To Samuel Huntington
Richmond July 2. 1780.
I have received and shall duly comply with the recommendations of Congress for corresponding with their committee at Headquarters. It having been necessary to lay their and your requisitions before the General assembly, it has not been within my power to give any effectual answer till within these few days; and now only on the article of provisions. I beg leave to refer you to my letter to them of this date, a copy of which I inclose. The frigates now in our bay will probably retire. Were it possible for you to find means of clearing our bay of the privateers which have for some weeks infested it, we should be ready by the last of this month to send on our supplies. I think that Genl. Clinton having carried so considerable a part of the Southern army to the Northward, will leave it in our power, exercising the discretion you have been pleased to leave to us, to send a considerable proportion of the grain we shall have to the Northern army, unless a larger force should be embodied in the South than the present strength of the enemy seems to call for. I should conceive that to embody there more than double the number of the enemy would be a waste of exertion both as to men and provisions.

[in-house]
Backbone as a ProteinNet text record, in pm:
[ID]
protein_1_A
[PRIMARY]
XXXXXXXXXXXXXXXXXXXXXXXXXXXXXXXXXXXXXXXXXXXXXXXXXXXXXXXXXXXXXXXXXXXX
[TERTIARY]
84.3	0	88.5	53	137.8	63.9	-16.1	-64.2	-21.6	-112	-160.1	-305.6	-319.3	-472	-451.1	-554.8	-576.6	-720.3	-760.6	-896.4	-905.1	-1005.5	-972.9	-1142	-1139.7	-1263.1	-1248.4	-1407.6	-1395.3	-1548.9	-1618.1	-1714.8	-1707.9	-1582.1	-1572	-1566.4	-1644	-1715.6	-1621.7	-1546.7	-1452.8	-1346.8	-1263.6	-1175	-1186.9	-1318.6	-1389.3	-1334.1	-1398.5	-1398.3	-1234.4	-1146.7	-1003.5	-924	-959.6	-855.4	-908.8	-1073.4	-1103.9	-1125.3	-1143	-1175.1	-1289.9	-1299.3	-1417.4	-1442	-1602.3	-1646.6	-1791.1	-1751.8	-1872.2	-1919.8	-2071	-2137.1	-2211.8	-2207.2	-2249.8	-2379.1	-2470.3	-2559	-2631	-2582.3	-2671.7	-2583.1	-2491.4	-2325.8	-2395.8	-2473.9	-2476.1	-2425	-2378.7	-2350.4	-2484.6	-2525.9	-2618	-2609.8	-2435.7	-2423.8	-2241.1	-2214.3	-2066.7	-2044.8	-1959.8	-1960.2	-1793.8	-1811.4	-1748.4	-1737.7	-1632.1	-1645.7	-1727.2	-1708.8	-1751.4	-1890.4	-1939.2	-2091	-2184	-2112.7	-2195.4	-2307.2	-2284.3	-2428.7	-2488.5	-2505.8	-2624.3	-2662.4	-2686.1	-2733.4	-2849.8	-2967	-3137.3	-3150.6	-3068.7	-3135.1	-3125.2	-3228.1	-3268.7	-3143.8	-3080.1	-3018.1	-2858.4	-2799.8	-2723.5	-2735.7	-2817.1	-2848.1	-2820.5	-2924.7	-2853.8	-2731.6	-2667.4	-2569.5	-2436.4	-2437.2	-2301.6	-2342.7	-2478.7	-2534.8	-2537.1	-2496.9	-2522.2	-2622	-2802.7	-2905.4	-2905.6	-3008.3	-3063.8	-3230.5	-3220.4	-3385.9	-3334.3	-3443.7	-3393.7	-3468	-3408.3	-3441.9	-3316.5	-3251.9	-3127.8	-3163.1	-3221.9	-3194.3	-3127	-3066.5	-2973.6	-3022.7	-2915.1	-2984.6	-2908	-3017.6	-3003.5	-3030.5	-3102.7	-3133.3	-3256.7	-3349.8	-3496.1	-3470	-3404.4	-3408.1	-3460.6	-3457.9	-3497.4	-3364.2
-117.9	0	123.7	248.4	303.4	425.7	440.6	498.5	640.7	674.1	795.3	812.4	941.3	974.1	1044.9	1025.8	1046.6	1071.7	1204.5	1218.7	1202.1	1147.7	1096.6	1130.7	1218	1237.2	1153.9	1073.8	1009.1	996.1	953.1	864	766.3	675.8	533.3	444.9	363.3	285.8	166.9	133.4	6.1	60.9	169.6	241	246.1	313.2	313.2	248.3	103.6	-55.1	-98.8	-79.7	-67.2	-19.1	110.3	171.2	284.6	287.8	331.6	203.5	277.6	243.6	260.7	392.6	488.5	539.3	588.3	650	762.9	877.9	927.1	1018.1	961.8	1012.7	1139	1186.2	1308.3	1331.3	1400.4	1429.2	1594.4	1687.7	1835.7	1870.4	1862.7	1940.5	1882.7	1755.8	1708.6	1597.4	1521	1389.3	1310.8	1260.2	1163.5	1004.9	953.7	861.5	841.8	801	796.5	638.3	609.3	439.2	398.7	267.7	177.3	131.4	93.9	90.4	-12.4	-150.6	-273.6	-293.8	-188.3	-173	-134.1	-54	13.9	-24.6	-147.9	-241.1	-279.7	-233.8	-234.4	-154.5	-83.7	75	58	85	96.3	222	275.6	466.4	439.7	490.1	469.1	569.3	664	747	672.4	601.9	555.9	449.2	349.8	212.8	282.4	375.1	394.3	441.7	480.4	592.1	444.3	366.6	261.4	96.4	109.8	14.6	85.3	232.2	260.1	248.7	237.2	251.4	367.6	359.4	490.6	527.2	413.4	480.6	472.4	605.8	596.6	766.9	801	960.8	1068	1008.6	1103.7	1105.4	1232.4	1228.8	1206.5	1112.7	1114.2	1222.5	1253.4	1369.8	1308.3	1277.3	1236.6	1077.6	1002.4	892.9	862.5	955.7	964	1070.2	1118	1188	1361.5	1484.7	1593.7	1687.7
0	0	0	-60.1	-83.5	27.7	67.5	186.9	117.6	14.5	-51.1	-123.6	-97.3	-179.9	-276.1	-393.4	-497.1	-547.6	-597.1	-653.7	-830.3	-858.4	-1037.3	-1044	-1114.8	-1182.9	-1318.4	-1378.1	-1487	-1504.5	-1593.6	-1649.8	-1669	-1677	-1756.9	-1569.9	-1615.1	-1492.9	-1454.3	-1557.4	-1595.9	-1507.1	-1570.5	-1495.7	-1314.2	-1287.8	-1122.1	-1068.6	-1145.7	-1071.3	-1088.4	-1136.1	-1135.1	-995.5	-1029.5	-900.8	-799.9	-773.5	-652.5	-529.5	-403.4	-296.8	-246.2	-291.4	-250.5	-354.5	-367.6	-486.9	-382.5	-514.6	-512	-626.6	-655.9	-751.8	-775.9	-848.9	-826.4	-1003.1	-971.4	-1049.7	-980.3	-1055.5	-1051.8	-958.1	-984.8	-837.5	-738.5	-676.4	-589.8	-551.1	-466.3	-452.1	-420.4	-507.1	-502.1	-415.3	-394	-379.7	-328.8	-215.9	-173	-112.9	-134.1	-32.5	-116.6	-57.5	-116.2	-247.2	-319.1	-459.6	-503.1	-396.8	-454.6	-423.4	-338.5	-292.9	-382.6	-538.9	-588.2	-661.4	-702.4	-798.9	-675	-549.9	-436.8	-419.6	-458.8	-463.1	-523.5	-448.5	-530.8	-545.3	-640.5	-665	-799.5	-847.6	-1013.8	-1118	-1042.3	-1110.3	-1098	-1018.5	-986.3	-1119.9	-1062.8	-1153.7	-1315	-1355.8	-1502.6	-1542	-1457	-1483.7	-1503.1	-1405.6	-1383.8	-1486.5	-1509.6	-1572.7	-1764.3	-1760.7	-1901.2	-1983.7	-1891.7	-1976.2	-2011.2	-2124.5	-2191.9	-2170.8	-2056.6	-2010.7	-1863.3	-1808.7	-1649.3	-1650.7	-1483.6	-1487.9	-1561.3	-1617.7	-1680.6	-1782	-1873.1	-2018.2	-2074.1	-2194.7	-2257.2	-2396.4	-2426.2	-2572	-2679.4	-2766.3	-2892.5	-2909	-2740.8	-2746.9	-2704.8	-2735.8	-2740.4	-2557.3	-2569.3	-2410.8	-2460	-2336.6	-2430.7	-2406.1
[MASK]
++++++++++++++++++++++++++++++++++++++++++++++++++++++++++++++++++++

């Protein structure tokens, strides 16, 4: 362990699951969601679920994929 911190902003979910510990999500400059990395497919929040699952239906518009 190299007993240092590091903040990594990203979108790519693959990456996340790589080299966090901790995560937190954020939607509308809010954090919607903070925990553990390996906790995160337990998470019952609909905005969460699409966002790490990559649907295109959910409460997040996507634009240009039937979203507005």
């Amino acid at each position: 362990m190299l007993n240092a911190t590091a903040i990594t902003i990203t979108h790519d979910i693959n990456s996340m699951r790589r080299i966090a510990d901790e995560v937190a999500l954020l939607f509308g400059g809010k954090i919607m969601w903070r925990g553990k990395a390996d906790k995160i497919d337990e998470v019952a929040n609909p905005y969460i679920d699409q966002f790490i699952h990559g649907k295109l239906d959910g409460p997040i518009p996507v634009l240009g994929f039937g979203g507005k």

As it is expected our assembly will rise in the course of the present week. I shall then have it in my power to give an answer on the several subjects stated in a late letter from you, by informing you what is, and what is not done, and what also may be expected from the Executive in consequence of any powers the legislature may vest them with.
I have the honor to be with every sentiment of esteem & respect Your Excellency’s most obedient & most humble servt.,
RC (DLC: PCC, No. 71, i). Endorsed: “Letter from Gov Jefferson Richmond July 2. 1780. Read 10.” Enclosure: copy of TJ’s letter of this date to Committee of Congress at Headquarters, q.v.